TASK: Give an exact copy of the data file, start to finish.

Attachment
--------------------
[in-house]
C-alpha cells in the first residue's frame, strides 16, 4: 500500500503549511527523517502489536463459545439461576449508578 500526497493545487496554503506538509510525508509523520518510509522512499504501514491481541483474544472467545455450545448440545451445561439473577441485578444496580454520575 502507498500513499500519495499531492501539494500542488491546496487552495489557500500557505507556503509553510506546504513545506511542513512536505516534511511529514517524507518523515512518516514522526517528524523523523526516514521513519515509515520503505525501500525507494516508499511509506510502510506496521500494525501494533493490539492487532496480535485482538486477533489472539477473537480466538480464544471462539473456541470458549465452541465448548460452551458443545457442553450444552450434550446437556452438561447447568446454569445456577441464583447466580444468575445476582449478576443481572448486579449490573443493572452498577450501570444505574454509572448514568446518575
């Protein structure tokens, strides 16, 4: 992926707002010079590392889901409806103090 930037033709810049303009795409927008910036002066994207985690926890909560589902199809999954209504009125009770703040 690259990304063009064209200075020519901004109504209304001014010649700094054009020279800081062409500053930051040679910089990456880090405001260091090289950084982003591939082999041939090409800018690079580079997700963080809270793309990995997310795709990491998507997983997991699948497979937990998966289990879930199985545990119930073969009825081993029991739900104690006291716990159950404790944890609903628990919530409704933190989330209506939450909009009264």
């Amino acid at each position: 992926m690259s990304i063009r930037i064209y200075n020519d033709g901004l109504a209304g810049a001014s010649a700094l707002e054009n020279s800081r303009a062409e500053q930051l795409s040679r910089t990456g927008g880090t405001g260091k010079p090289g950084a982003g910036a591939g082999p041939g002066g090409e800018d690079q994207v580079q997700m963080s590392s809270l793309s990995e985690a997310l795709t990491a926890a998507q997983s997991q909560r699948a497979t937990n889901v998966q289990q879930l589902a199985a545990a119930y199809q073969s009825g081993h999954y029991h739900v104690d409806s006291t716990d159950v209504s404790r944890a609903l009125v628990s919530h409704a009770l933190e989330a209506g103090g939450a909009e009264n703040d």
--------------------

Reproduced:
[in-house]
C-alpha cells in the first residue's frame, strides 16, 4: 500500500503549511527523517502489536463459545439461576449508578 500526497493545487496554503506538509510525508509523520518510509522512499504501514491481541483474544472467545455450545448440545451445561439473577441485578444496580454520575 502507498500513499500519495499531492501539494500542488491546496487552495489557500500557505507556503509553510506546504513545506511542513512536505516534511511529514517524507518523515512518516514522526517528524523523523526516514521513519515509515520503505525501500525507494516508499511509506510502510506496521500494525501494533493490539492487532496480535485482538486477533489472539477473537480466538480464544471462539473456541470458549465452541465448548460452551458443545457442553450444552450434550446437556452438561447447568446454569445456577441464583447466580444468575445476582449478576443481572448486579449490573443493572452498577450501570444505574454509572448514568446518575
């Protein structure tokens, strides 16, 4: 992926707002010079590392889901409806103090 930037033709810049303009795409927008910036002066994207985690926890909560589902199809999954209504009125009770703040 690259990304063009064209200075020519901004109504209304001014010649700094054009020279800081062409500053930051040679910089990456880090405001260091090289950084982003591939082999041939090409800018690079580079997700963080809270793309990995997310795709990491998507997983997991699948497979937990998966289990879930199985545990119930073969009825081993029991739900104690006291716990159950404790944890609903628990919530409704933190989330209506939450909009009264």
């Amino acid at each position: 992926m690259s990304i063009r930037i064209y200075n020519d033709g901004l109504a209304g810049a001014s010649a700094l707002e054009n020279s800081r303009a062409e500053q930051l795409s040679r910089t990456g927008g880090t405001g260091k010079p090289g950084a982003g910036a591939g082999p041939g002066g090409e800018d690079q994207v580079q997700m963080s590392s809270l793309s990995e985690a997310l795709t990491a926890a998507q997983s997991q909560r699948a497979t937990n889901v998966q289990q879930l589902a199985a545990a119930y199809q073969s009825g081993h999954y029991h739900v104690d409806s006291t716990d159950v209504s404790r944890a609903l009125v628990s919530h409704a009770l933190e989330a209506g103090g939450a909009e009264n703040d």